BELLVILLE — Ohio leads the way in opioid addiction cases, and Bellville is no stranger to the problem, Bellville village council members were told Tuesday night.
Records show there were 55 deaths due to opioid use in 2015, and the system is so shattered that in one area refrigerated trucks have to be used because there are not enough places to put bodies in morgues, Kim Knapp told council members.
Knapp’s daughter Kirstin died due to opioid use, a combination of heroin and fentanyl, she said. Results of her autopsy were just made available.
Knapp appeared at the council meeting along with Bellville Police Chief Ron Willey.
Both Knapp and Willey told council it’s going to take the entire community to beat the epidemic.
Knapp said Kirstin battled her problem for seven years. She said they “left no stone unturned” in seeking counseling and visited “countless recovery centers.”
She said even if a person is on probation an officer will tell a user “I’ll see you in two weeks.” The problem is addicts know how long it takes for a drug to work through their system, so they can quit using in time for their next appointment.
One drug used to treat addiction, suboxone, is given to addicts but many exaggerate their circumstances, and get more than they need. Then they sell it so other addicts, Knapp said.
Suboxone can be used to “take the edge off” when a person is coming down off a drug.
Knapp said the situation around here is so bad she has seen people exchanging drugs at local gas stations. It’s also done in the Walmart parking lot, at the intersection of State Route 13 and I-71, she said.
In the space of a minute or so she has seen 10 cars drive through, exchanging drugs.
Knapp said she knows the name of the dealer and what kind of car he drives but there is “not anything I can do about it.”
When Kirstin died from an overdose, Knapp assembled a box of her belongings, including her cell phone, so it could be taken to Metrich, which works with drug addiction cases in Mansfield. She took the box to the police department, but because that group is “swamped,” the box of belongings didn’t make it to Metrich for 17 days.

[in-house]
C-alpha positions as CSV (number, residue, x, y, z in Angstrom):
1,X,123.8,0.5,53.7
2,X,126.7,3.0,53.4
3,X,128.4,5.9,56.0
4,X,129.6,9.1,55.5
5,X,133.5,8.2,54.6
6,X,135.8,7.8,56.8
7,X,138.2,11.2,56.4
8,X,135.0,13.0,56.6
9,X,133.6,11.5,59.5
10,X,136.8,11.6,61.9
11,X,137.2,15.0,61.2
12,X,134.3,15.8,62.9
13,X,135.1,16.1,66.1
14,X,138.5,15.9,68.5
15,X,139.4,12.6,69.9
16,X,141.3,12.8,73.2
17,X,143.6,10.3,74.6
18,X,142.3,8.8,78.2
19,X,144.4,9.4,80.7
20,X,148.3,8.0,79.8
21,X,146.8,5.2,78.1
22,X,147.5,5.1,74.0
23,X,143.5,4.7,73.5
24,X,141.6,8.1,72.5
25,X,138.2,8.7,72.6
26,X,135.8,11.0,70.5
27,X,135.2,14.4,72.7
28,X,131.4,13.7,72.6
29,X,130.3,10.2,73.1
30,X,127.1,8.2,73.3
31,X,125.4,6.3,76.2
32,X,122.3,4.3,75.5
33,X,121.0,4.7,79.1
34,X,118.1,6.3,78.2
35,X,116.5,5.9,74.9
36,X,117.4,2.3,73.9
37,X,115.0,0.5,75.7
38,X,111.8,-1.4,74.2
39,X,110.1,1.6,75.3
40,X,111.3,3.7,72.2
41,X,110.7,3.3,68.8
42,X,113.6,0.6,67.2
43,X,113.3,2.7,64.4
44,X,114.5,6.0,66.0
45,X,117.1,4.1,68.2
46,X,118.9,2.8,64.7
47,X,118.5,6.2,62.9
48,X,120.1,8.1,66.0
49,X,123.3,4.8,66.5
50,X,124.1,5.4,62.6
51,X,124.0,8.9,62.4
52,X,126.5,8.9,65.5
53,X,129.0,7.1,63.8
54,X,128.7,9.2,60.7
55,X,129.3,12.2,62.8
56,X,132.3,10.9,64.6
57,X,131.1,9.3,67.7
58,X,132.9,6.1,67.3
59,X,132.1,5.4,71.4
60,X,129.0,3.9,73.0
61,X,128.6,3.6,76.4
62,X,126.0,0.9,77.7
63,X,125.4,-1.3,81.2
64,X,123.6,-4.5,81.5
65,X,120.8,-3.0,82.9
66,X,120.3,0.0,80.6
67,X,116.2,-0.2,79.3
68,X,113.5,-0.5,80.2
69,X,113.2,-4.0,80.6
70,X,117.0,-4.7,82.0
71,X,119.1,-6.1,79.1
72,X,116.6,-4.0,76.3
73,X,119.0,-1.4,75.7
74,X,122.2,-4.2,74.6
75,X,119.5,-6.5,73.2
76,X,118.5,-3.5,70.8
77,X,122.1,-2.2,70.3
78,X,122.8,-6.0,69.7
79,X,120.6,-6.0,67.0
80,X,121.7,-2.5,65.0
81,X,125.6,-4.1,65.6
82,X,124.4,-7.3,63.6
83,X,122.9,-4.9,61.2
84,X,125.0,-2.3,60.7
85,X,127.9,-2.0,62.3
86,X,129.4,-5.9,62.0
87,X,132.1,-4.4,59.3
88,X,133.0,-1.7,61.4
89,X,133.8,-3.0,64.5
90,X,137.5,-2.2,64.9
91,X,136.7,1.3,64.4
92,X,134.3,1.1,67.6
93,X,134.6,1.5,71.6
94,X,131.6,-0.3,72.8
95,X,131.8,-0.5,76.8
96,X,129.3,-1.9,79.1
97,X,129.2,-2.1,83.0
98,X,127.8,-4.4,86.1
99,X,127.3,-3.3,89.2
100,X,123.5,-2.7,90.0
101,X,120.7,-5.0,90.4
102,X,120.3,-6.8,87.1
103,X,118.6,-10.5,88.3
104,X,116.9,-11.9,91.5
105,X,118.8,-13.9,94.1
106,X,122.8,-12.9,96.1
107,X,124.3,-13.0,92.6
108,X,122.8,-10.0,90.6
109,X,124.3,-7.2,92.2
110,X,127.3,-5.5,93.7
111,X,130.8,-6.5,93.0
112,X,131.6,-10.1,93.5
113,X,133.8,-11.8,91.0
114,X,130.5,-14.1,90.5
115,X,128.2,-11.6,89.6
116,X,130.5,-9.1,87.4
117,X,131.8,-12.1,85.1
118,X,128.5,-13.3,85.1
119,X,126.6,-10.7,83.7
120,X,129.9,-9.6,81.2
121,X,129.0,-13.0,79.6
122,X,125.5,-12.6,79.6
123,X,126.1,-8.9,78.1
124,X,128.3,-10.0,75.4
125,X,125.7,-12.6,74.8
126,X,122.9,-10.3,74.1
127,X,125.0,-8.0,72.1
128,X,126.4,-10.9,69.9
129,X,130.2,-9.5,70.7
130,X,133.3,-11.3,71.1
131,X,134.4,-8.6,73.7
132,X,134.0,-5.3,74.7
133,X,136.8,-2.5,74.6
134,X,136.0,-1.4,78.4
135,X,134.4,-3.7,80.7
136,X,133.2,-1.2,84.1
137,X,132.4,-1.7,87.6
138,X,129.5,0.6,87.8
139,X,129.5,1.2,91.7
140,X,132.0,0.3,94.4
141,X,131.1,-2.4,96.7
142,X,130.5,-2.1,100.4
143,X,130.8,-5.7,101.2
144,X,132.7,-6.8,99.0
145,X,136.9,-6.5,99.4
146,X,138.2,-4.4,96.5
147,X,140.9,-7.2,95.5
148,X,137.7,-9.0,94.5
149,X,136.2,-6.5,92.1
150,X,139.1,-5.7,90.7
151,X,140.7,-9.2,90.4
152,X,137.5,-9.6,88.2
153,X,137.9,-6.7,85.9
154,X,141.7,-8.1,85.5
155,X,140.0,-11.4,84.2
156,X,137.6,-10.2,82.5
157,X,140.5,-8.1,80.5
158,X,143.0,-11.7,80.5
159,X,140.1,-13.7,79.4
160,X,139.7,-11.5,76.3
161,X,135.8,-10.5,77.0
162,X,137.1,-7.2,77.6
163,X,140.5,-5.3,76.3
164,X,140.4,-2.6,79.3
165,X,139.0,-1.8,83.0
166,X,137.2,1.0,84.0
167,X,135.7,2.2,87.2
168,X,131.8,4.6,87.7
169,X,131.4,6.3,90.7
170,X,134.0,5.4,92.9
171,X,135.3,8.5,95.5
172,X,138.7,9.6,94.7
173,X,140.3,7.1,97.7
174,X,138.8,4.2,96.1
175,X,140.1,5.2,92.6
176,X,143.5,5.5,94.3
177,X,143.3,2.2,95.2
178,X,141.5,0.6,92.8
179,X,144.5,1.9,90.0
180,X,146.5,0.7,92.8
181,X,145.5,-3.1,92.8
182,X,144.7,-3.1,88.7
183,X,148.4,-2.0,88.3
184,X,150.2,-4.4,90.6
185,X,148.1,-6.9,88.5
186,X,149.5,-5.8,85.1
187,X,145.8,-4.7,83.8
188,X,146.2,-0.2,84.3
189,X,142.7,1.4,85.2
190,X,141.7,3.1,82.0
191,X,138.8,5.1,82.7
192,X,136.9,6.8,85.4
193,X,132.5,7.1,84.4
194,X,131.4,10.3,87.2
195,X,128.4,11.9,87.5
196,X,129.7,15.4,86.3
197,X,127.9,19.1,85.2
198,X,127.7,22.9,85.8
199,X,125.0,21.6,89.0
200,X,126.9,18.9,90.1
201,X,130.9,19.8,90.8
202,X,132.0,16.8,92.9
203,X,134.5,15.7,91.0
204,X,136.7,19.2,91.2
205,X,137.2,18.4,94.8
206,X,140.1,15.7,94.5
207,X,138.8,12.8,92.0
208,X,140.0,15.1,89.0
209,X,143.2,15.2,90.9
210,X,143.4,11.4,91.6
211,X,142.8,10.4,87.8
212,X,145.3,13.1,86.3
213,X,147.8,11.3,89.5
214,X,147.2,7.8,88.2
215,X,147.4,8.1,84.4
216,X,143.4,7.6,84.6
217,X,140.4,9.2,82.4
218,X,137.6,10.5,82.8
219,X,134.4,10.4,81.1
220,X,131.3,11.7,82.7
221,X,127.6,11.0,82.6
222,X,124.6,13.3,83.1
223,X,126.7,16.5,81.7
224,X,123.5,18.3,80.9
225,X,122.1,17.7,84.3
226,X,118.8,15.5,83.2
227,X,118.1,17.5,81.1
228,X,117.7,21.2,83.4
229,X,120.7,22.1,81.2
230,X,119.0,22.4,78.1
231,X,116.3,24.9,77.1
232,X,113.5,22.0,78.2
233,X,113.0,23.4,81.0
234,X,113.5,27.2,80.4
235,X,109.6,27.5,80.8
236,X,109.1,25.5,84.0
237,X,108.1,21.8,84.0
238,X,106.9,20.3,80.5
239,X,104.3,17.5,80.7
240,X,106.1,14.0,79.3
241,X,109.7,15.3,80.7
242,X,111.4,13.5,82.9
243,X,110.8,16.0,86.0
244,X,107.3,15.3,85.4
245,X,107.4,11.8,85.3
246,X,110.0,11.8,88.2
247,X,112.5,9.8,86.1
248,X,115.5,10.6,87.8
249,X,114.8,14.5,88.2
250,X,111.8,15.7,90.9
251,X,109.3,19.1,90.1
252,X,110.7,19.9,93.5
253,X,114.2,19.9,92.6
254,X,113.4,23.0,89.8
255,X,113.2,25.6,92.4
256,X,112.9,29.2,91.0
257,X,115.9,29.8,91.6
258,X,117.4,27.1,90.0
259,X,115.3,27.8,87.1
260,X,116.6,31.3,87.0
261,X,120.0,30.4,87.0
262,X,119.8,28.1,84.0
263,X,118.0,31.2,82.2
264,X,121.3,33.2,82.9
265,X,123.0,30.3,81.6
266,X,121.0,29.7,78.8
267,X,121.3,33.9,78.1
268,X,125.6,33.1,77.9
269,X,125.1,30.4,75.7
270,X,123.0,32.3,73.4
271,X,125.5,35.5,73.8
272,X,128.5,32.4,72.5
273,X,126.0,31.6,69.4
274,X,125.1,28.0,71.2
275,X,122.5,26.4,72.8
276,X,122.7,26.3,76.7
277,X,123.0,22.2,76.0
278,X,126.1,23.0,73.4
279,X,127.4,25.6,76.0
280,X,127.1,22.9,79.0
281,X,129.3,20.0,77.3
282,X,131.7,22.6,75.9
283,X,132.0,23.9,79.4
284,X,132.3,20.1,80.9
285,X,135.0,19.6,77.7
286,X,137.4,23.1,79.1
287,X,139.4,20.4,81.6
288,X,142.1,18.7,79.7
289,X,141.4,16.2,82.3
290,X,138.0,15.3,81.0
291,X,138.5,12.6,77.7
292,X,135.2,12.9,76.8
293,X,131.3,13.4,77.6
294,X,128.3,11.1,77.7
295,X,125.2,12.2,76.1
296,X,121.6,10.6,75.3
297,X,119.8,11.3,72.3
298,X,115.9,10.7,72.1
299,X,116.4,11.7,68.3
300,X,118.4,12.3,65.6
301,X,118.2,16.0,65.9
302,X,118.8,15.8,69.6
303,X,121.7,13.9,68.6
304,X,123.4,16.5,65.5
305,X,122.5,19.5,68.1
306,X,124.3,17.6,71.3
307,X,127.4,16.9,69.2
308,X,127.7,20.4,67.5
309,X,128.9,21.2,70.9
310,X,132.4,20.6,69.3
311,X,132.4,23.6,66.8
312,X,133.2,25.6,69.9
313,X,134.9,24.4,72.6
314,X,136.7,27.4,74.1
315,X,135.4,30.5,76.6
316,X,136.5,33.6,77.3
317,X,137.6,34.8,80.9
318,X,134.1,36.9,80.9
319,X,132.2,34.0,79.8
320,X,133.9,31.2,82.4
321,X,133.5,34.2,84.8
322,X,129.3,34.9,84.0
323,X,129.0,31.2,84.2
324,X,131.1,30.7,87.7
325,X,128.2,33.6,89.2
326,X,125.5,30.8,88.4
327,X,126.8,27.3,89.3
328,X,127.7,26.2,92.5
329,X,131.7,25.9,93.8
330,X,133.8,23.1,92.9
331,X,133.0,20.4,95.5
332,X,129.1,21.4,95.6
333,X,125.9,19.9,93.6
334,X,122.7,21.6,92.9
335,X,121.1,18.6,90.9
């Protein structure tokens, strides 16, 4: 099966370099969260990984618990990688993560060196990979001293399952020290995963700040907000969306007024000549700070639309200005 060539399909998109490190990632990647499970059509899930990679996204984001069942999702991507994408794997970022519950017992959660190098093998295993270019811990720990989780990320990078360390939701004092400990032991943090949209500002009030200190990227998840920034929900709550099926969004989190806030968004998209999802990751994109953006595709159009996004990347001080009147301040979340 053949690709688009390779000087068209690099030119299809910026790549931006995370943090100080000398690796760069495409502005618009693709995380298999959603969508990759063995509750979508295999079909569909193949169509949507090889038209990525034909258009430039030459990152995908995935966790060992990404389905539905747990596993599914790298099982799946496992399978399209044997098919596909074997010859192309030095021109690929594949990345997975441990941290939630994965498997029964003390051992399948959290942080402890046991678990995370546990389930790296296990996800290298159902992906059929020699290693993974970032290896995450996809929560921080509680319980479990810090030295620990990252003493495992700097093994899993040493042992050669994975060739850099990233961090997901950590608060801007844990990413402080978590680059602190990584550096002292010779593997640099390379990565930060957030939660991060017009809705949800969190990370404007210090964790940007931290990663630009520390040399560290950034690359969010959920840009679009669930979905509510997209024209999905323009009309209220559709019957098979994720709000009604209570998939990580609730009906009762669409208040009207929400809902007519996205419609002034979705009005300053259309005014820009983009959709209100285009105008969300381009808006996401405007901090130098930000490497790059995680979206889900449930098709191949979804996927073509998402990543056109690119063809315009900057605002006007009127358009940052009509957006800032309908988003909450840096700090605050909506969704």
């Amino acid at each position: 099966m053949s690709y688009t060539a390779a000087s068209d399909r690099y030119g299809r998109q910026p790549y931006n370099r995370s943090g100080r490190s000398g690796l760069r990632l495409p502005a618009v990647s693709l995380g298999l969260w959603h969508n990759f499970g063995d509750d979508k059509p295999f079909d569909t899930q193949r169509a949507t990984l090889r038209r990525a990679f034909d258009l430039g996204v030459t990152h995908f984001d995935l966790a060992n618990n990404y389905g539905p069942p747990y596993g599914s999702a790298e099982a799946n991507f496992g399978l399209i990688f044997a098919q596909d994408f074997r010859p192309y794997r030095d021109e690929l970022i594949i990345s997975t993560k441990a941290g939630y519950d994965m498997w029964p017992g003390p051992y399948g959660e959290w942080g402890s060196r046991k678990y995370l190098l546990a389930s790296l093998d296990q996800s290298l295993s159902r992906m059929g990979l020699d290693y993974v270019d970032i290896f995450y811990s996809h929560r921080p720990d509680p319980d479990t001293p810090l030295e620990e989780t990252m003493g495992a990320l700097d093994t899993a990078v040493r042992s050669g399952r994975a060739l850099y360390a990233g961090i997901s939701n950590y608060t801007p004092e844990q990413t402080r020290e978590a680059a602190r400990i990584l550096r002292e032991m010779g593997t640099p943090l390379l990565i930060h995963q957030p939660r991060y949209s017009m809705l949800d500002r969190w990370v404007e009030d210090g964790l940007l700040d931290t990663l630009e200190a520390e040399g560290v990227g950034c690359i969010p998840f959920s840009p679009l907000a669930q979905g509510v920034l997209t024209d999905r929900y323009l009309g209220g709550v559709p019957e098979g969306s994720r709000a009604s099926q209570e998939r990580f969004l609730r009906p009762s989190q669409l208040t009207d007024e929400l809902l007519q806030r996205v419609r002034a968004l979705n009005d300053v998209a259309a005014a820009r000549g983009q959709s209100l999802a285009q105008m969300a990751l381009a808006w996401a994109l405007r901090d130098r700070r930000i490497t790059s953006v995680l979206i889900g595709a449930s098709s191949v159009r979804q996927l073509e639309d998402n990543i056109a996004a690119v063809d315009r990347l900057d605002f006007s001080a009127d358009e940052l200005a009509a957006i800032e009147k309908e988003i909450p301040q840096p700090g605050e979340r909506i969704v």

Kirstin was receiving food assistance, and had a card. She sold that card to raise money the day she died. She went to get drugs but “as soon as she hit her vein” she was gone, Knapp said. She found her daughter when she came home from work that day at 5 p.m.
Knapp tracked where the card was used, and someone used it at a Kroger store and at Walmart. An officer was able to get a photograph of an older couple with a young child. They were using the card to get items, but the woman had used a credit card so she could be traced. Using a food assistance card in that way is a federal offense, so the woman will be charged, Knapp said.
The medical profession and the pharmaceutical industry share blame in the opioid epidemic, Knapp said.
“Docs throw meds at them,” Knapp said.
She said she knows one pharmaceutical rep who quit his job because of worries about selling drugs.
There is a “huge incentive” for pharmaceutical sales people to do well, because they get “great trips” because of good sales figures, Knapp said.
They go around “all in little suits and everything,” which means they are a “pretty classy drug dealer.”
The Bellville Police Department room where council meets was full with people who had come to hear Knapp. Several had questions.
One person asked why there couldn’t be a detox center in this area. Another suggested perhaps phamplets could be put out to inform everyone.
Knapp said she knows of one town where people put signs in their yards, saying to drug dealers “get out of town.”
People have suggested “tough love” but Knapp said all that does is “smash” a person into the ground.
A person using drugs is already depressed or has other problems.
There is a drug dealer in every neighborhood, Knapp said. She has a friend who “locks up everything” because they are frightened. Their son is “so involved” in drugs, she said.
Law enforcement officials, EMT personnel and even fire department people can be called when there is a call on an opoid case, Knapp said. That means all groups are stretched thin when dealing with opioid problems, she said.
One person asked why users can’t be incarcerated.
Willey said it is time consuming and complicated to find sellers and getting information to Metrich takes adhering to at least 35 requirements for filling out data.
Knapp said it is not only problems with law enforcement regulation but also with “non-profits” which handle counseling. Some are not “non-profit” and there have been cases where persons being treated have been kicked out because of what they say is the necessity to bring in another individual to be treated.
She said Kirstin was at one time being treated five days a week. Then it became four and the number of days steadily went down.
She said it may have to be a “faith based fight” and she has contacted someone in the Richland County Ministerial Alliance.
She said she had “created a place” where she was ready for what happened, but “God picked the day.”